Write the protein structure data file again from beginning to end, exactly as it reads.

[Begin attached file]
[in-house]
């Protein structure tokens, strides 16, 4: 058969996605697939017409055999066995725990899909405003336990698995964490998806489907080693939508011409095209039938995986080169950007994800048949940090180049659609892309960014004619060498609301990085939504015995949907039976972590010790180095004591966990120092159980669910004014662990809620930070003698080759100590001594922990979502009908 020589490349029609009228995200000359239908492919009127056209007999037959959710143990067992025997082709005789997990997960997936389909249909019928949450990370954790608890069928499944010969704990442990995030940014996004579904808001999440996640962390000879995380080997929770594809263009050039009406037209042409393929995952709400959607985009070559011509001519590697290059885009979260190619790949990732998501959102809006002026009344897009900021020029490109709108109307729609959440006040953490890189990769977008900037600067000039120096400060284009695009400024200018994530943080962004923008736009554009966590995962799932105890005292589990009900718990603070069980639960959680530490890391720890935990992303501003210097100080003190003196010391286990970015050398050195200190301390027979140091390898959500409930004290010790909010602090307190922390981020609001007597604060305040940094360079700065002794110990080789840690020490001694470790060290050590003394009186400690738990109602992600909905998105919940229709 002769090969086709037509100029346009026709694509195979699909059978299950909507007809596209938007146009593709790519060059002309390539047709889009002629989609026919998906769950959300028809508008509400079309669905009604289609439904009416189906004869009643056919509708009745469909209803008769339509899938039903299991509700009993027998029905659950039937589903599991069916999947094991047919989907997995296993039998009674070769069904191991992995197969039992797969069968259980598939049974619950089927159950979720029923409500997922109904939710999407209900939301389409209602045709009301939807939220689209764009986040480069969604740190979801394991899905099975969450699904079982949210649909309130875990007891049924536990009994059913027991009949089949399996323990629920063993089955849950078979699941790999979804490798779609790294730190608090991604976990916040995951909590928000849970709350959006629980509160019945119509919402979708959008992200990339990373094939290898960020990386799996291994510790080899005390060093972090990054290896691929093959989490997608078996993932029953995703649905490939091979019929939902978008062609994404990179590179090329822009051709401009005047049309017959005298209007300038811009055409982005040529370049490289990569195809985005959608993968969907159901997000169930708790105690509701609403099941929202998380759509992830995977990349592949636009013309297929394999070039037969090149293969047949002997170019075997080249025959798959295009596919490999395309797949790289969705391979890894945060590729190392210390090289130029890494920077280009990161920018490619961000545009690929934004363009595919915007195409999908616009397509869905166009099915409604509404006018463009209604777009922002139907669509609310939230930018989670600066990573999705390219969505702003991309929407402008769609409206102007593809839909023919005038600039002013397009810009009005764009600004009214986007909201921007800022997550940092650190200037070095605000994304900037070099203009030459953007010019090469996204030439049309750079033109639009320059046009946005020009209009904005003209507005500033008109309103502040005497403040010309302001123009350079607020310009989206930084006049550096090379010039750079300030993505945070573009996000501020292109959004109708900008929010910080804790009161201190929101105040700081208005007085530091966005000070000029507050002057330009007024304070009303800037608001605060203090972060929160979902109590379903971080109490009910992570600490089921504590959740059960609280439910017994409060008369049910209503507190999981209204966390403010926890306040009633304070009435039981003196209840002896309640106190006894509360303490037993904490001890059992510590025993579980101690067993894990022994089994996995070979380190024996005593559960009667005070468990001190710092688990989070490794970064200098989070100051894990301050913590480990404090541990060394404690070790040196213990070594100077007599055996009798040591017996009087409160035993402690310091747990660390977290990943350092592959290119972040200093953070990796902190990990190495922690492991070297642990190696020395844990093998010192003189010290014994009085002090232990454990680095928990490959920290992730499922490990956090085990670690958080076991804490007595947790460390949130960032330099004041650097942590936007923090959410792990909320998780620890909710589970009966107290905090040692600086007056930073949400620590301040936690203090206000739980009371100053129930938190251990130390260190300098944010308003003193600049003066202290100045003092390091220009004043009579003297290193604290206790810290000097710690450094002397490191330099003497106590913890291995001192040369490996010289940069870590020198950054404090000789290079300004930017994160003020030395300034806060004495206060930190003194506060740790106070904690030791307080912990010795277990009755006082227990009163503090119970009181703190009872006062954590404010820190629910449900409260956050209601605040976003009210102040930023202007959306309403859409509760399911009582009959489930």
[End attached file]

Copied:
[in-house]
């Protein structure tokens, strides 16, 4: 058969996605697939017409055999066995725990899909405003336990698995964490998806489907080693939508011409095209039938995986080169950007994800048949940090180049659609892309960014004619060498609301990085939504015995949907039976972590010790180095004591966990120092159980669910004014662990809620930070003698080759100590001594922990979502009908 020589490349029609009228995200000359239908492919009127056209007999037959959710143990067992025997082709005789997990997960997936389909249909019928949450990370954790608890069928499944010969704990442990995030940014996004579904808001999440996640962390000879995380080997929770594809263009050039009406037209042409393929995952709400959607985009070559011509001519590697290059885009979260190619790949990732998501959102809006002026009344897009900021020029490109709108109307729609959440006040953490890189990769977008900037600067000039120096400060284009695009400024200018994530943080962004923008736009554009966590995962799932105890005292589990009900718990603070069980639960959680530490890391720890935990992303501003210097100080003190003196010391286990970015050398050195200190301390027979140091390898959500409930004290010790909010602090307190922390981020609001007597604060305040940094360079700065002794110990080789840690020490001694470790060290050590003394009186400690738990109602992600909905998105919940229709 002769090969086709037509100029346009026709694509195979699909059978299950909507007809596209938007146009593709790519060059002309390539047709889009002629989609026919998906769950959300028809508008509400079309669905009604289609439904009416189906004869009643056919509708009745469909209803008769339509899938039903299991509700009993027998029905659950039937589903599991069916999947094991047919989907997995296993039998009674070769069904191991992995197969039992797969069968259980598939049974619950089927159950979720029923409500997922109904939710999407209900939301389409209602045709009301939807939220689209764009986040480069969604740190979801394991899905099975969450699904079982949210649909309130875990007891049924536990009994059913027991009949089949399996323990629920063993089955849950078979699941790999979804490798779609790294730190608090991604976990916040995951909590928000849970709350959006629980509160019945119509919402979708959008992200990339990373094939290898960020990386799996291994510790080899005390060093972090990054290896691929093959989490997608078996993932029953995703649905490939091979019929939902978008062609994404990179590179090329822009051709401009005047049309017959005298209007300038811009055409982005040529370049490289990569195809985005959608993968969907159901997000169930708790105690509701609403099941929202998380759509992830995977990349592949636009013309297929394999070039037969090149293969047949002997170019075997080249025959798959295009596919490999395309797949790289969705391979890894945060590729190392210390090289130029890494920077280009990161920018490619961000545009690929934004363009595919915007195409999908616009397509869905166009099915409604509404006018463009209604777009922002139907669509609310939230930018989670600066990573999705390219969505702003991309929407402008769609409206102007593809839909023919005038600039002013397009810009009005764009600004009214986007909201921007800022997550940092650190200037070095605000994304900037070099203009030459953007010019090469996204030439049309750079033109639009320059046009946005020009209009904005003209507005500033008109309103502040005497403040010309302001123009350079607020310009989206930084006049550096090379010039750079300030993505945070573009996000501020292109959004109708900008929010910080804790009161201190929101105040700081208005007085530091966005000070000029507050002057330009007024304070009303800037608001605060203090972060929160979902109590379903971080109490009910992570600490089921504590959740059960609280439910017994409060008369049910209503507190999981209204966390403010926890306040009633304070009435039981003196209840002896309640106190006894509360303490037993904490001890059992510590025993579980101690067993894990022994089994996995070979380190024996005593559960009667005070468990001190710092688990989070490794970064200098989070100051894990301050913590480990404090541990060394404690070790040196213990070594100077007599055996009798040591017996009087409160035993402690310091747990660390977290990943350092592959290119972040200093953070990796902190990990190495922690492991070297642990190696020395844990093998010192003189010290014994009085002090232990454990680095928990490959920290992730499922490990956090085990670690958080076991804490007595947790460390949130960032330099004041650097942590936007923090959410792990909320998780620890909710589970009966107290905090040692600086007056930073949400620590301040936690203090206000739980009371100053129930938190251990130390260190300098944010308003003193600049003066202290100045003092390091220009004043009579003297290193604290206790810290000097710690450094002397490191330099003497106590913890291995001192040369490996010289940069870590020198950054404090000789290079300004930017994160003020030395300034806060004495206060930190003194506060740790106070904690030791307080912990010795277990009755006082227990009163503090119970009181703190009872006062954590404010820190629910449900409260956050209601605040976003009210102040930023202007959306309403859409509760399911009582009959489930």